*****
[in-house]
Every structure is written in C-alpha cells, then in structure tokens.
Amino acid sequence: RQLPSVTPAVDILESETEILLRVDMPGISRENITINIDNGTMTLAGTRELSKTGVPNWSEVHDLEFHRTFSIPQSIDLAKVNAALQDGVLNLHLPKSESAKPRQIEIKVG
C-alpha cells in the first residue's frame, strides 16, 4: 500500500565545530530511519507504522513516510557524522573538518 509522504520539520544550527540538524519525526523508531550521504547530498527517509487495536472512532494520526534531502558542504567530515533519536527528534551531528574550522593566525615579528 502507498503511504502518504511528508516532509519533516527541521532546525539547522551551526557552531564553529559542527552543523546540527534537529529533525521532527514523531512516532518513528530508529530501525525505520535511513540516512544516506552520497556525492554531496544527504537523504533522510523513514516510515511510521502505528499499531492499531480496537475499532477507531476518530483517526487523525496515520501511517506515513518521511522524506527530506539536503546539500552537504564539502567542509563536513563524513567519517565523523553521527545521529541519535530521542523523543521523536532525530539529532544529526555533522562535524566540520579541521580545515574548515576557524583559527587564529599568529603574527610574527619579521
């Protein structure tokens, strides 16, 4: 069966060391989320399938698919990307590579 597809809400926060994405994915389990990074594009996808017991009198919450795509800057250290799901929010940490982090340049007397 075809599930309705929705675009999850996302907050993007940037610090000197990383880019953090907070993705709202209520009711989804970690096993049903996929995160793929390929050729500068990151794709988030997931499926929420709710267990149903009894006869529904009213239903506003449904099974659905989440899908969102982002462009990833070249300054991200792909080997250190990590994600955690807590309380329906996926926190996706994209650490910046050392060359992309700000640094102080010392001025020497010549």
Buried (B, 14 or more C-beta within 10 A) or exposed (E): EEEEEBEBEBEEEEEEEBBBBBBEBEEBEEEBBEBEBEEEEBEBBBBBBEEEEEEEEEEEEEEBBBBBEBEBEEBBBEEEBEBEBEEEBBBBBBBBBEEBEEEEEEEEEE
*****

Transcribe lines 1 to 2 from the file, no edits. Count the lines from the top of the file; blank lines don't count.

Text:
[in-house]
Every structure is written in C-alpha cells, then in structure tokens.